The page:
Most TV channels have moved to UHF. The smart cord-cutter has already researched local channels in the area and knows that the best way to save money is to get the antenna that does exactly what you need. Before choosing an antenna, ask the following questions:
- How far away can this antenna be from the broadcast towers?
- Do I have a roof or attic space where I can mount an antenna?
- Can I install this antenna myself?
- Do I need an antenna that will stand up to the elements?
- How important is price?
If you’re looking for a UHF-only antenna that works very well, holds up to the elements, and comes in at a great price, consider this Televes V Zenit UHF Antenna. It’s the lowest-end antenna made by Televes but uses many of the same parts as their higher-end antennas and uses passive filtering to eliminate LTE signals that could cause trouble for your TV.
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The antenna itself
Let’s start with the retail packaging. What you’ll see is an emphasis on trying to make the package attractive and also environmentally responsible. There aren’t any shiny coatings or styrofoam packing materials here, yet the box is still very eye-catching. It’s a lot smaller than other antennas from Televes.
This antenna is very similar to the DAT790 HD Boss but has only two directors in front instead of three. It also is a bit shorter and lighter than the HD Boss.
Another difference in the V Zenit is the driven antenna element which is flat instead of having a rounded appearance. I’m not sure if this makes it less effective but it probably means it’s a little less durable over time.
It’s also worth noting that the reflectors (the parts at the back) have an orange outer shell despite looking like the same parts as the DAT790 (whose reflectors have a white outer shell.) In some markets the reflector has a black outer shell, but for the US market, they’re orange. This obviously has nothing to do with anything, but it will make it easy to tell the difference if you’re walking down the street scrutinizing your neighbors’ roofs.
Looking for amplification?
The V Zenit UHF antenna does not include amplification and this makes it an excellent value for people who want to use it in combination with any other unamplified antenna. An amplifier isn’t necessary in many cases and here’s an opportunity to save money if you don’t need it. If you do choose to use an amplifier, Televes makes this excellent two-input mast amplifier which adds all the high-end bells and whistles of Televes’ other antennas as well as scorching power.
The decision on whether or not to amplify should be based on several factors. Do you need to distribute the signal over a long run or to multiple TVs? Are you looking to increase the carrier-to-noise ratio to try to get specific signals? If so, an amplifier may be for you, but if not, you may be just fine without one. Unlike analog signals, today’s digital TV signals don’t get better when amplified. If you are getting signal, that’s all you have to worry about. If you’re not, you might need an amplifier.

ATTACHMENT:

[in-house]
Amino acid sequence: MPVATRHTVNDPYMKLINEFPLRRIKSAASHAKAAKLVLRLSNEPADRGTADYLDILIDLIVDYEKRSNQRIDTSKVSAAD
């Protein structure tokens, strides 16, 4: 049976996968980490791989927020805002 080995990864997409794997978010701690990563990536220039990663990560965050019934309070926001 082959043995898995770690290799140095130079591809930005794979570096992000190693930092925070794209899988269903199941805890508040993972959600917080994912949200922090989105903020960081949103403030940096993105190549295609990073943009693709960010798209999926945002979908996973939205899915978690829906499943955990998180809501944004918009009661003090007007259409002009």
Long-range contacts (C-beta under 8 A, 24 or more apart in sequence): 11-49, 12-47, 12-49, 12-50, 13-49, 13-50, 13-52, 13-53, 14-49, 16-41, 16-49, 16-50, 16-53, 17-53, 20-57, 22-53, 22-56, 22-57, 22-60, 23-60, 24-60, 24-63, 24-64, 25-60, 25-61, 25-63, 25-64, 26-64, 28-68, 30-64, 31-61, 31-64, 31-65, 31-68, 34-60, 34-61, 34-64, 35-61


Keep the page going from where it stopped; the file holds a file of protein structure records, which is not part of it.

Televes antennas mount to a mast using a hybrid adjustable clamp system that puts the antenna slightly off center on a mast so it can be mounted slightly lower. This reduces stress on the mast and makes the antenna less likely to rotate in high winds compared to antennas that mount to the top of the mast.
The clamp can be adjusted to allow the antenna to tilt up and down about 5 degrees before being locked in, and in addition to a toothed bar as you generally see on this sort of antenna, there’s also a notched, ribbed steel piece on the opposite side of the bar to help the antenna stay where you put it.
Testing and Performance
In real-world testing, this antenna was typical for medium-range UHF antennas. VHF performance was poor but there did not seem to be active filtering of VHF signals. In a few frequency bands, performance actually surpassed any of the other mid-sized antennas but in other ranges it was adequate but not outstanting. For this test, a 3′ length of bare wire was arranged in a dipole shape and tested for reception. If you are trying to receive VHF channels or UHF channels over 48, it might be best to look at a different antenna.
All tests were conducted on the same day with the same weather conditions, at our laboratory approximately 55 miles from broadcast towers.
Should you buy this antenna?
In tests, this antenna had a few really excellent frequency responses but overall its performance was similar to other low-priced antennas on the market. On the other hand, the build quality was far superior to anything else in that price range. Many inexpensive antennas will bend or flex during shipping and don’t hold up to the weather. If you’re simply looking for UHF reception from a fairly short range (up to 35 miles or so) this is an excellent choice.
This is the best budget antenna on the market. Try the V Zenit UHF from Televes, available now at Solid Signal.